@zoechi this is perfectly on topic on both sites. As a general rule, I would post more technical questions like this on U&L and more user-space questions here. The choice is completely up to you though. On the one hand, there are more users here so more eyeballs, on the other, there is a much higher concentration of professional *nix people on U&L. Just make sure you don't post the same question on both sites. If you want to move it, either delete this or flag for mod attention and ask them to migrate.
    – terdon
    Nov 20, 2014 at 13:05
  • 3
    It was mandatory for me to restart docker daemon! Else the mounted dir was not visible in the container.
    – dim
    Jan 22, 2016 at 11:25
  • @dim yes! I tried to get it to work with Capistrano and it didn't work – turns out I mounted the shared directories after I started the container
    – csch
    Nov 7, 2016 at 14:18
  • 1
    Unfortunately this won't work for Windows or OS X users. The debate about this issue has been... lively.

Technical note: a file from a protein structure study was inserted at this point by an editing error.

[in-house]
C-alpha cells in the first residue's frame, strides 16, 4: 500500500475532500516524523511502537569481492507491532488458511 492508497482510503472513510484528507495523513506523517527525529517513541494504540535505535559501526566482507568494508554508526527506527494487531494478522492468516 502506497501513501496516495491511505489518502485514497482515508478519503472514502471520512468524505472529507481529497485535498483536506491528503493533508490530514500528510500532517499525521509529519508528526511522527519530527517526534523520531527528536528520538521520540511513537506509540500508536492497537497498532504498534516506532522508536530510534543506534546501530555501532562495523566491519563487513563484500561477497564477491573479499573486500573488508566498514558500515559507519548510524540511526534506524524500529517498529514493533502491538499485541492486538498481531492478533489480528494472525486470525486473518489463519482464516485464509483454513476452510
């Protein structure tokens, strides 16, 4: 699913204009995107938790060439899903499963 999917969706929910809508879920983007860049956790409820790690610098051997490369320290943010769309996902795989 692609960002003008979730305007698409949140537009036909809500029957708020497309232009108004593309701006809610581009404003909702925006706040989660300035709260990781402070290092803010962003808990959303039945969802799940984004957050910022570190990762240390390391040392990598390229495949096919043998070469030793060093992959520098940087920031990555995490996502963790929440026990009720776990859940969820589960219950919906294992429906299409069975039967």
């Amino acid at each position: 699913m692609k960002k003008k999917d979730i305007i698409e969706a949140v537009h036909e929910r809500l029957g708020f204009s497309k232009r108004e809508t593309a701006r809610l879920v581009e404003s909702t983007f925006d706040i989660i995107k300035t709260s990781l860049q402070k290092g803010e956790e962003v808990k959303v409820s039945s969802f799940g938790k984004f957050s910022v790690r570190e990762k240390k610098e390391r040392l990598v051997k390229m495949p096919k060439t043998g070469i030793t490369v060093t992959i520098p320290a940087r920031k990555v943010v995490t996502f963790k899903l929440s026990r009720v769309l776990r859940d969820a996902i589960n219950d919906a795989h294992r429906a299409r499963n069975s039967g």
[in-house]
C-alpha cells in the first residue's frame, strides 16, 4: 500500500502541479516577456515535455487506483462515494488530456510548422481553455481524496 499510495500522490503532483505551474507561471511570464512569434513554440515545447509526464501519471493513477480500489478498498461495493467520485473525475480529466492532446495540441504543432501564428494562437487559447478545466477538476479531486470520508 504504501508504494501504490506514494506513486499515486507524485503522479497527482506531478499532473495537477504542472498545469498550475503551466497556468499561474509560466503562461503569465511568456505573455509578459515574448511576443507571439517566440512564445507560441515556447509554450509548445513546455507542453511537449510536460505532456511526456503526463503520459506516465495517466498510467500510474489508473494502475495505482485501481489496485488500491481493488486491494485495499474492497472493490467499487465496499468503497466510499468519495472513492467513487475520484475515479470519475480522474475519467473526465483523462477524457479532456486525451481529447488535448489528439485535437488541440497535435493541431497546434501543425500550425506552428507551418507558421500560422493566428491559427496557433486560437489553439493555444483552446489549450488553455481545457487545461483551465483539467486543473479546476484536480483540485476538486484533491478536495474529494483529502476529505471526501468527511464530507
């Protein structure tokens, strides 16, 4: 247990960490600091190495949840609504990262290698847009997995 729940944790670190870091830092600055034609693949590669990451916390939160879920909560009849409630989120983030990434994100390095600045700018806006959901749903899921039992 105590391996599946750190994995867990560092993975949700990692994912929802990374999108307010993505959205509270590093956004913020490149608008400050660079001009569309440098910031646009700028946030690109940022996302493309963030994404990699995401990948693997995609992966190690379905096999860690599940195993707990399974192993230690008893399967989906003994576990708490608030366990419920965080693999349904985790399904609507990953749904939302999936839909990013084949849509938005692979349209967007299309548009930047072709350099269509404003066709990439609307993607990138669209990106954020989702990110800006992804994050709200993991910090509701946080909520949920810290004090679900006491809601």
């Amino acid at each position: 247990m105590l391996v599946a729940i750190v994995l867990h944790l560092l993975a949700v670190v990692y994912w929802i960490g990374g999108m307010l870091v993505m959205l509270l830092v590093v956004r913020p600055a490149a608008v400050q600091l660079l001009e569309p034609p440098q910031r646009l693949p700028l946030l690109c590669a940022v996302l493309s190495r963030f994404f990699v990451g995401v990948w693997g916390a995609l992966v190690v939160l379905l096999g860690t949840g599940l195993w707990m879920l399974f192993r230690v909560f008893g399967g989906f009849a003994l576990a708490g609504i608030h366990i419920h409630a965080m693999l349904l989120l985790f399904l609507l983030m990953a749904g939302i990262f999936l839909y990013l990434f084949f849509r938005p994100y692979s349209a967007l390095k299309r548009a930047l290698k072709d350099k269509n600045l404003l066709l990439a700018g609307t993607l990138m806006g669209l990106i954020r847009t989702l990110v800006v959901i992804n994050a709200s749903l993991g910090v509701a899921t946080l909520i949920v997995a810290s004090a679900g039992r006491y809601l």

– Jason
    Feb 24, 2017 at 1:34
  • is mounting 'commited' to source control eg github? or would I have to do it every time? Mar 14, 2019 at 11:22

This issue has come up repeatedly in the Docker community. It basically violates the requirement that a Dockerfile be repeatable if you run it or I run it. So I wouldn't expect this ability, as described in this ticket: Dockerfile ADD command does not follow symlinks on host #1676.

So you have to conceive of a different approach. If you look at this issue: ADD to support symlinks in the argument #6094, a friend of ours from U&L (@Patrick aka. phemmer) provides a clever workaround.

$ tar -czh . | docker build -

This tells tar to dereference the symbolic links from the current directory, and then pipe them all to the docker build - command.

excerpt from tar man page
-c, --create
       create a new archive

-h, --dereference
       follow symlinks; archive and dump the files they point to

-z, --gzip, --gunzip --ungzip
  • 9